Amid simmering resentment within the Church of Greece over a tentative deal between Prime Minister Alexis Tsipras and Archbishop Ieronymos to take clerics off the state payroll, a delegation from the Istanbul-based Ecumenical Patriarchate is expected to visit Athens in the coming days to discuss the contentious proposal.
The talks follow a visit earlier this month to Istanbul by Education and Religious Affairs Minister Costas Gavroglou, who promised to “pass on” the skepticism of Ecumenical Patriarch Vartholomaios, under whose jurisdiction several Greek churches fall.
Meanwhile, the Holy Synod of the Patriarchate is to convene from tomorrow to Thursday to discuss the matter.
Another significant issue on the agenda, however, is the possible resignation of Archbishop Demetrios of America, which the patriarch has been seeking for some time. Demetrios, 90, will most likely be replaced temporarily by Metropolitan Sotirios of Toronto, 82, Kathimerini understands.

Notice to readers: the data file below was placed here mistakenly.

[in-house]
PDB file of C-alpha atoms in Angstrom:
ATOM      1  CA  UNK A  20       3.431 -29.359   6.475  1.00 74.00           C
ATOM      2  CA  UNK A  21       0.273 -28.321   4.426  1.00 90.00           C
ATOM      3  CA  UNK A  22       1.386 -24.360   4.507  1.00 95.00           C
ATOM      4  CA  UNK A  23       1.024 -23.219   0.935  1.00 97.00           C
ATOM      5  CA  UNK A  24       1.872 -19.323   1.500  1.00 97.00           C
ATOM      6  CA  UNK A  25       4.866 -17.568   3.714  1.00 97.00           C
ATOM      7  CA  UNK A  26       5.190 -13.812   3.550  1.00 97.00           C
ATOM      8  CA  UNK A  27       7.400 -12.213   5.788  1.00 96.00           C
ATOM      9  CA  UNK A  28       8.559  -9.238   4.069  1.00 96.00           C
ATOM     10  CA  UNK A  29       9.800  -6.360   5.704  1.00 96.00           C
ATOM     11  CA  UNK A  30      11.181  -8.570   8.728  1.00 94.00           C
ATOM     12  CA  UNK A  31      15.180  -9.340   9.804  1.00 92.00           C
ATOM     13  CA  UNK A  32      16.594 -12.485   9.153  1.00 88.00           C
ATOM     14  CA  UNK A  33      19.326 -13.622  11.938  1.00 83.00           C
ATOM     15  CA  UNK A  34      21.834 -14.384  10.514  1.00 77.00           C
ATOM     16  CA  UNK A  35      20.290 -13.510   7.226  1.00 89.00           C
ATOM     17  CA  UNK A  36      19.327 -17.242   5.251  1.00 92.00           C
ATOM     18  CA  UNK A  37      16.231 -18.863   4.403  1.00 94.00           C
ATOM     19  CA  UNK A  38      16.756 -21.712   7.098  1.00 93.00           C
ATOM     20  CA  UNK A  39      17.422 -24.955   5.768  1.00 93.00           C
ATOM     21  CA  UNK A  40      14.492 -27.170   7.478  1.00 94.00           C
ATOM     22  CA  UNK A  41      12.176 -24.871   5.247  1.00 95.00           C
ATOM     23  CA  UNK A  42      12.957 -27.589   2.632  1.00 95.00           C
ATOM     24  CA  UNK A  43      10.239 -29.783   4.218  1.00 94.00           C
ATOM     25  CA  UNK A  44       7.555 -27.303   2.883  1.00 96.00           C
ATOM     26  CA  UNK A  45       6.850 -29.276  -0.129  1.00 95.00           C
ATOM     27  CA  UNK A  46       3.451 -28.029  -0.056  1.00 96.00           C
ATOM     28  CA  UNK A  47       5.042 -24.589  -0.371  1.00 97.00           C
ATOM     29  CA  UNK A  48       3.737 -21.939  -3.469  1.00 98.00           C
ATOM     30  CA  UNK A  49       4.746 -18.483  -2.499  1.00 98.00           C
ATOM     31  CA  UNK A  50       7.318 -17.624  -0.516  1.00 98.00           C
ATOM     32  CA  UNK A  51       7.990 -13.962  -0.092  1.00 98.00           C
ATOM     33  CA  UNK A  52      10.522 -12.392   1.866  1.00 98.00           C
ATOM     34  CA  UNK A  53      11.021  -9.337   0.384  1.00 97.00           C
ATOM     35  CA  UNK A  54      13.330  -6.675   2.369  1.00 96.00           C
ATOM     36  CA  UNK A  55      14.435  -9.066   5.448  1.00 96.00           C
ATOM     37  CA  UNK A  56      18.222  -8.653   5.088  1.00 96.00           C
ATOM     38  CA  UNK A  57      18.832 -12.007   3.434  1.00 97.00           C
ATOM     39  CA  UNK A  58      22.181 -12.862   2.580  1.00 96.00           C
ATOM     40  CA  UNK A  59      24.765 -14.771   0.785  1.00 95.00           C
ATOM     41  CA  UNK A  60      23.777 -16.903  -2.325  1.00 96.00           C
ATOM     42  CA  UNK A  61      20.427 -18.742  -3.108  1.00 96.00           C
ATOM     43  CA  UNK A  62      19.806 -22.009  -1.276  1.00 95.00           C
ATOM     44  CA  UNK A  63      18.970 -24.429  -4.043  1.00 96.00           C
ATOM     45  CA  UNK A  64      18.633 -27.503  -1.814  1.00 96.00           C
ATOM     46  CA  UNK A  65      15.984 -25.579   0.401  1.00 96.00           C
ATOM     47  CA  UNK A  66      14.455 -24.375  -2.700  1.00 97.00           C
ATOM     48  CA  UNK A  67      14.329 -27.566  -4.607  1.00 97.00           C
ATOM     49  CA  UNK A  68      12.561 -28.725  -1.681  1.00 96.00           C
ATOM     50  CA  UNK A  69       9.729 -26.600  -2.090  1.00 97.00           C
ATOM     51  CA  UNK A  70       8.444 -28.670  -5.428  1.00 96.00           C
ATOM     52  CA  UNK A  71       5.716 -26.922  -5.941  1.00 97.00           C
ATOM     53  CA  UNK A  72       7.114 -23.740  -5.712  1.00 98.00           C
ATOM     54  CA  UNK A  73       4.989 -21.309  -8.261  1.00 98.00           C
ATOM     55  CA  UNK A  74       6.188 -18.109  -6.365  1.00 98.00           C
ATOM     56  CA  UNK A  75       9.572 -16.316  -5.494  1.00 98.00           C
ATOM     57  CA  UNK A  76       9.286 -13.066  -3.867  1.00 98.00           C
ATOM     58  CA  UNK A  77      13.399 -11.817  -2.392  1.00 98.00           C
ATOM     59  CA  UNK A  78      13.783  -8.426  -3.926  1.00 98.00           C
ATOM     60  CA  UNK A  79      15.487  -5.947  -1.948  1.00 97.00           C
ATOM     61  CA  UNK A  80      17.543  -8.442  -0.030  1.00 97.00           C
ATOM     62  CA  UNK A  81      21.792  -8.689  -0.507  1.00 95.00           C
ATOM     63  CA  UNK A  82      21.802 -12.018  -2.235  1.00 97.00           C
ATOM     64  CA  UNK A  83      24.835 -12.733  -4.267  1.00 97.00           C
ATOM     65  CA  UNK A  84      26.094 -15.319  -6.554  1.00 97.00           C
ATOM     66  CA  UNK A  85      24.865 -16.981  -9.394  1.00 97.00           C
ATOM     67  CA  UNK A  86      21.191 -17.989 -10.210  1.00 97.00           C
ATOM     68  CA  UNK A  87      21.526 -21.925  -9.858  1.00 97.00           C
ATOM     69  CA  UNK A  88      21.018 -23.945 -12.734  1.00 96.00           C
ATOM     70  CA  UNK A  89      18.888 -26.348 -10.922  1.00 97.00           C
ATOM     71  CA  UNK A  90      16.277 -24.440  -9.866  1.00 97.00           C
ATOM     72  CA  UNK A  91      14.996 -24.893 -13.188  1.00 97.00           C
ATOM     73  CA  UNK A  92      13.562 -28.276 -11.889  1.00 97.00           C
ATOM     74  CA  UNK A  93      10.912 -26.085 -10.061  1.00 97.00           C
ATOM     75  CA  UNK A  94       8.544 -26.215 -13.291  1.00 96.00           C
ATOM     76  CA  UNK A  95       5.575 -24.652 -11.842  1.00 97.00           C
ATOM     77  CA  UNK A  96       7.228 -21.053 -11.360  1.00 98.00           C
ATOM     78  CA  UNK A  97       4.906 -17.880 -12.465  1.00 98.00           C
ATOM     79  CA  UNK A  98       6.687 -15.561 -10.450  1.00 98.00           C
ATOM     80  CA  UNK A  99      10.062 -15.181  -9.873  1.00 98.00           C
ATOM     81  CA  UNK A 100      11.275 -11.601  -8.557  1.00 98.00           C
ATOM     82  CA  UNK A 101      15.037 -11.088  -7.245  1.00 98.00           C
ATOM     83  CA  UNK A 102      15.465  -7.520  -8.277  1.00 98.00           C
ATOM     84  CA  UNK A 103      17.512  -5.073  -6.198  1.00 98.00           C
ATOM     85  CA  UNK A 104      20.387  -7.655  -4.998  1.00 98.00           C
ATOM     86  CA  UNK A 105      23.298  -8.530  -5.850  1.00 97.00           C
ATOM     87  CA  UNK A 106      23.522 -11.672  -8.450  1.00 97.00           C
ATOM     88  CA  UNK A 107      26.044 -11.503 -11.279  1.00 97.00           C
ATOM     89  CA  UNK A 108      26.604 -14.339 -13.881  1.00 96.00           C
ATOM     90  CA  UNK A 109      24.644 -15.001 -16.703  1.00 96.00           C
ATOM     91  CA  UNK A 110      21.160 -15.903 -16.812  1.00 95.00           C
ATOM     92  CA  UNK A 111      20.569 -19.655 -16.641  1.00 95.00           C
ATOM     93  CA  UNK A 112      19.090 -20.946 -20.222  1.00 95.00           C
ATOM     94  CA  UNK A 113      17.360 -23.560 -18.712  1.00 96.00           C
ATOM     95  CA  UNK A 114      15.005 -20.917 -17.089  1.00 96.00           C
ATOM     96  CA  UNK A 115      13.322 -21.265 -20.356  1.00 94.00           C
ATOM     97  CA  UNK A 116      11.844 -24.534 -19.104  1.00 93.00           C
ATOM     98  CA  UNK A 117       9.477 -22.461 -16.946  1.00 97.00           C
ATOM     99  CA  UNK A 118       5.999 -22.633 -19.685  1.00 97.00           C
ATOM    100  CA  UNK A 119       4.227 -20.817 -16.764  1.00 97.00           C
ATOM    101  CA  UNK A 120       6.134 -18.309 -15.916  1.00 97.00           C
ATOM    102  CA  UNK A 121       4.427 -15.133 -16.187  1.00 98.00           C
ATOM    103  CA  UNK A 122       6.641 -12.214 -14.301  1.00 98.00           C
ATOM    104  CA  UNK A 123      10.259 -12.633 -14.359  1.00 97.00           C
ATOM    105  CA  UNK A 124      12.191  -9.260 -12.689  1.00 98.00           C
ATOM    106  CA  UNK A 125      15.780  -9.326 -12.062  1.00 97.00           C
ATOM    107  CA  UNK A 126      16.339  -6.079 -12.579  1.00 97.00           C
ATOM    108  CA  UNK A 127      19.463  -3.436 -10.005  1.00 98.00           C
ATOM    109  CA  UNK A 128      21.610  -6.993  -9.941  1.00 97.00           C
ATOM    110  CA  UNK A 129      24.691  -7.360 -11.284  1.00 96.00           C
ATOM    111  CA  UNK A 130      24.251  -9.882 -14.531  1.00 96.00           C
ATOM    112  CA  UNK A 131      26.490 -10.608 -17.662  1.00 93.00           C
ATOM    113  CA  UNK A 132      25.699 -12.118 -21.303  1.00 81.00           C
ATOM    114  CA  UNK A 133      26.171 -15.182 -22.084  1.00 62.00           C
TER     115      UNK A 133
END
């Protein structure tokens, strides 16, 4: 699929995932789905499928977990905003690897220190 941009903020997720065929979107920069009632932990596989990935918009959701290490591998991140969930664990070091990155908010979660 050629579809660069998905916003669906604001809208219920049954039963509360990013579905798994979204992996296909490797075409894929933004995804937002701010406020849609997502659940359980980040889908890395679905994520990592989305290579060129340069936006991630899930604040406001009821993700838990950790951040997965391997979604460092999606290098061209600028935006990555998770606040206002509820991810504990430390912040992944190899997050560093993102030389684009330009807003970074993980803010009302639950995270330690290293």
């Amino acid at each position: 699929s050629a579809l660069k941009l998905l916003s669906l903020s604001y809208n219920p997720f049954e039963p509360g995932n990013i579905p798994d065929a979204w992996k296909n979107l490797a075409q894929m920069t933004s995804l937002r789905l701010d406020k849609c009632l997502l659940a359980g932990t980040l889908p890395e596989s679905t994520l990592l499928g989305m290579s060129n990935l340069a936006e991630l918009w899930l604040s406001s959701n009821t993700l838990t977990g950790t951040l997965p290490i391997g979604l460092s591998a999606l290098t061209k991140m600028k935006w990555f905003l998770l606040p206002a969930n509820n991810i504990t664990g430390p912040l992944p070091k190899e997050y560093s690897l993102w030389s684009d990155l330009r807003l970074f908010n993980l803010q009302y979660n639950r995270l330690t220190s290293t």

Meanwhile, Ieronymos is attempting to keep a lid on the upheaval that has been triggered with the Church of Greece’s Holy Synod over his agreement with Tsipras to begin a gradual separation of church and state.
According to sources, Ieronymos is dissatisfied with the way that the government has handled the matter.
Tsipras’s administration, for its part, is seeking to strike a tricky balance between showing decisiveness in a bid to attract voters from across the political spectrum ahead of elections next year and allaying the concerns of priests who fear losing their job security.
The government has pledged 10,000 hirings to replace the priests, who would continue to be paid via a state subsidy to be deposited in a state fund.
Even if clerics’ objections are overcome, the plan might also provoke the displeasure of the European Commission, which frequently takes issue with EU governments paying out state subsidies.
According to sources, the government has been taken aback by the vehement response by some clerics to the proposed deal. Officials close to Tsipras are closely monitoring public opinion on the issue.
If polls show the majority of the public to be behind Tsipras, it is possible that the government might act unilaterally. If most appear to oppose the prospect of a deal, the authorities might shelve the initiative.